Friday, November 05, 2010

Tracey A. Welch, B.Sc. (Hons)

I would argue that the bravest individuals are those with a poorly-developed sense of fear and no concept of the odds against them. Such people are, however, extremely rare. For the rest of us, once apprehension takes hold, and the odds perceived to be too adverse, we either stand still or retreat. There is, though, a special sub-category among us mere mortals. It relates to those who are all too aware of what they face, and of their own limitations, not to mention the price of failure, but plough onward regardless. This article is a short tribute to one such person.

I first met Tracey Welch (Figure 13.1) in the autumn of 2006. I was enamoured of her immediately. Her humility, especially, was a delight, despite some of it stemming clearly from a chronic lack of self-confidence. This is, I know, a quality which does not evaporate without the malign influence of others. (I was curious as to whom.) I distinguished myself by calling her ‘Claire’.

Figure 13.1: Talking science ... or perhaps not.

Copyright © 2010 Gemma Dawson

Science degrees do not come easy, believe me. For Tracey, studying for one as a Mature student, while working simultaneously, and running a home almost singlehandedly, made the task doubly difficult. Principally, there could never be enough hours in the day. (I recall my mother experiencing the same pressures with an Open University degree in the early 1980s.) In other words, Tracey was up against it before she had even enrolled.

Despite the brain-ache and day-to-day logistical challenges, I never heard Tracey complain about her lot. Tragedy struck, in the form of serious illness, just four months from the scheduled end of the course. Prolonged absence from lectures meant that she would have to repeat her entire final year, this when her colleagues had already completed their studies and graduated. This would have been dispiriting for anyone.

Tracey’s quiet determination and understated capability paid off in the end (Figure 13.2). She told me, by email in August of this year, that she had taken a 2:1.

Figure 13.2: On the eve of Tracey’s graduation ceremony

Copyright © 2010 Gemma Dawson

Tracey’s graduation took place this week inside one of the oldest, and most resplendent, cathedrals in England (Figures 13.3 and 13.4). Having received my own degrees in abstentia by choice, witnessing such a ceremony was, personally, a novel experience, and I felt privileged to attend (Figure 13.5). The proceedings were dignified, with just the right degree of formality, and organized to perfection. Furthermore, a sophisticated video link to the university campus bars was provided for those who could not secure tickets.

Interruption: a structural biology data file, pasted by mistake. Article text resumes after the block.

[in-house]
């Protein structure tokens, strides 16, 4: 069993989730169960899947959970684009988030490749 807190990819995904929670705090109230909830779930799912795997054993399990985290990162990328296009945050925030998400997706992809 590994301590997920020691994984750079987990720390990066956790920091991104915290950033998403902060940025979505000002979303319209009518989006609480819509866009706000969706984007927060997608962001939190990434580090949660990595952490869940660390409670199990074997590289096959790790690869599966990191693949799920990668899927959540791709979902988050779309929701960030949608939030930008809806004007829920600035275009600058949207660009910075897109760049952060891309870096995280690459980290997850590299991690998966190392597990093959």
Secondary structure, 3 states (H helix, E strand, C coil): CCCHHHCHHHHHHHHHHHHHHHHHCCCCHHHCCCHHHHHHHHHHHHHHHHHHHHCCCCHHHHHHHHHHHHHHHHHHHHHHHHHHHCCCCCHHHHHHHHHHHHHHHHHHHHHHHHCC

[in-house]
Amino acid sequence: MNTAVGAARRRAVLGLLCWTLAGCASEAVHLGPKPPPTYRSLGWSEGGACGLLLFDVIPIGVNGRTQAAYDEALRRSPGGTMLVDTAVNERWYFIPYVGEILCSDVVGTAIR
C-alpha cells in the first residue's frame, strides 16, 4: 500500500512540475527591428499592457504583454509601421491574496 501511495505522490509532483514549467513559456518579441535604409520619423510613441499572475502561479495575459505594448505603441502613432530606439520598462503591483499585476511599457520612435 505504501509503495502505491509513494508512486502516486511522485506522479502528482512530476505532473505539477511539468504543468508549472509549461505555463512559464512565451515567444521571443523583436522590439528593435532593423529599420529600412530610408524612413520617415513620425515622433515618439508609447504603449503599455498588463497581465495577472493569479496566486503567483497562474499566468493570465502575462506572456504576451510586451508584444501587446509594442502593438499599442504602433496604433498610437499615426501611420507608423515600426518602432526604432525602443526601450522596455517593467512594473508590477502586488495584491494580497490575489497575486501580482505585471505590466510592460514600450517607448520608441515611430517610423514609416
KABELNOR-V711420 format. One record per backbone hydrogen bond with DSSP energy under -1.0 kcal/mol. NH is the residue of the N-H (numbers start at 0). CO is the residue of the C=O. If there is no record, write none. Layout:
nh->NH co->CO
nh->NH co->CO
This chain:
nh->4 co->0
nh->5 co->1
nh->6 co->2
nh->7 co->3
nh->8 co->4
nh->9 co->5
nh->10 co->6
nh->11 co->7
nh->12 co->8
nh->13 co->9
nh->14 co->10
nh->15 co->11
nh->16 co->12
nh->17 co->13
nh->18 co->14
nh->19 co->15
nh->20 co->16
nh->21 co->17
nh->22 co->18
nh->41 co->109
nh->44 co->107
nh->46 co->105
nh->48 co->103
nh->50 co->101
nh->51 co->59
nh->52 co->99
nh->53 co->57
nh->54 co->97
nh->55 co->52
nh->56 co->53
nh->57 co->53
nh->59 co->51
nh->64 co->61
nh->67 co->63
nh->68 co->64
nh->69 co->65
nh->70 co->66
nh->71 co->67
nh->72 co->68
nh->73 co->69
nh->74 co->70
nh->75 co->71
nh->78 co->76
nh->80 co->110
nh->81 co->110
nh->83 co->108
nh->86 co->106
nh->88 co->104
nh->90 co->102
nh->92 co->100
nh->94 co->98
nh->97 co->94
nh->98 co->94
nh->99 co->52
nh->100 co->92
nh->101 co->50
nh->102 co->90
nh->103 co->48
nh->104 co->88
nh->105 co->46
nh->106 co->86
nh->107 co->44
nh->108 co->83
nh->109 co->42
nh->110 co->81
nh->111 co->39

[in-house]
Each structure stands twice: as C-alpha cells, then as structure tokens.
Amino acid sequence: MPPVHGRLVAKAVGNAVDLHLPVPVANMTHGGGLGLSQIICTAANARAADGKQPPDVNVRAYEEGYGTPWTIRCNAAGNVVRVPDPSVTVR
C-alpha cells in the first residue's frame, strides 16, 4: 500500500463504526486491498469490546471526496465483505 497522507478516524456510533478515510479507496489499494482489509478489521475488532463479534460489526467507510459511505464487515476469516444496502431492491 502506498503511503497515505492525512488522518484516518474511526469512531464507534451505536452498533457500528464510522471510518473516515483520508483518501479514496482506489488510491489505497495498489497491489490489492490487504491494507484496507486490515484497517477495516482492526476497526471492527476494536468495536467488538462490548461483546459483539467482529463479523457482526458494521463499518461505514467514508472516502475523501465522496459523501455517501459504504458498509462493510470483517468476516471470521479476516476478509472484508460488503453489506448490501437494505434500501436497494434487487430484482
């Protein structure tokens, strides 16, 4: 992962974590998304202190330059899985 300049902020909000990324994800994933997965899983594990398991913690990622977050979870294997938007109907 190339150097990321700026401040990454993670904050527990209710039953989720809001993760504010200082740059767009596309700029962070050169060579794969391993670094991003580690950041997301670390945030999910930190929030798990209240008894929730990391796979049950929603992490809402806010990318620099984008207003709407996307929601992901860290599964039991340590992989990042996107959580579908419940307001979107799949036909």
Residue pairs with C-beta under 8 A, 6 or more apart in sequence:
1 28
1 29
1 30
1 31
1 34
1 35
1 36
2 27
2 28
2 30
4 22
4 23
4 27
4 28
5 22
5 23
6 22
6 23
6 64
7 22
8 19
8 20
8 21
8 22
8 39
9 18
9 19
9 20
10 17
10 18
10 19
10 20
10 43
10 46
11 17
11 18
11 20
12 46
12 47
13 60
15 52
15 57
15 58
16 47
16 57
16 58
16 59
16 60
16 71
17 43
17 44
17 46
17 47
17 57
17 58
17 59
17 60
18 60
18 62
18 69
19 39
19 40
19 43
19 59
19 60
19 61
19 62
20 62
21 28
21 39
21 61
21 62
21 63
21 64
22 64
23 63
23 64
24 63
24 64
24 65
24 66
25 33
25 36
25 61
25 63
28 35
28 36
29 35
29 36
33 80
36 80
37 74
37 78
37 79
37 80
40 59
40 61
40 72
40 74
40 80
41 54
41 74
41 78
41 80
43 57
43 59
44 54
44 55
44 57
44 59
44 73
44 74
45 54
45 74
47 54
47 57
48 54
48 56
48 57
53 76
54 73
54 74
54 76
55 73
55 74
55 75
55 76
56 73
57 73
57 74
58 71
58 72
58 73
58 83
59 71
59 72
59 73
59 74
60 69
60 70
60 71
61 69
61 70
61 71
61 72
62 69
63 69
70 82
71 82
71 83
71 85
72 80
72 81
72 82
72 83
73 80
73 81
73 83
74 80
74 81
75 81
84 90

Figure 13.3: Degree presentation was made by the university’s vice-chancellor, Canon Professor Timothy Wheeler, DL.

Official photograph taken by Ede & Ravenscroft (London) Ltd.

Copyright © 2010 Tracey Welch

Figure 13.4: Tracey A. Welch, Bachelor of Science with Honours

Copyright © 2010 Gemma Dawson

Figure 13.5: A happy reunion after the ceremony

Copyright © 2010 Stephen Welch

Afterwards, I joined Tracey’s family for a celebratory meal at a local French restaurant. Predictably, it was fully booked, as was everywhere else. At every table sat a graduand, wearing a gown adorned with the Faculty of Applied Science’s colours, surrounded by proud family and friends. It was heartening to witness so much happiness and optimism in a single room.

Looking back, it was no coincidence that Tracey was universally liked and admired by staff and students alike. In the face of substantial odds, her academic goal was attained in some style. Today, her alma mater must feel almost as proud of her as I do (Figure 13.6).

Figure 13.6: A front-row graduate

Copyright © 2010 Barrie Welch

Copyright © 2010 Paul Spradbery

No comments:

Post a Comment

Note: only a member of this blog may post a comment.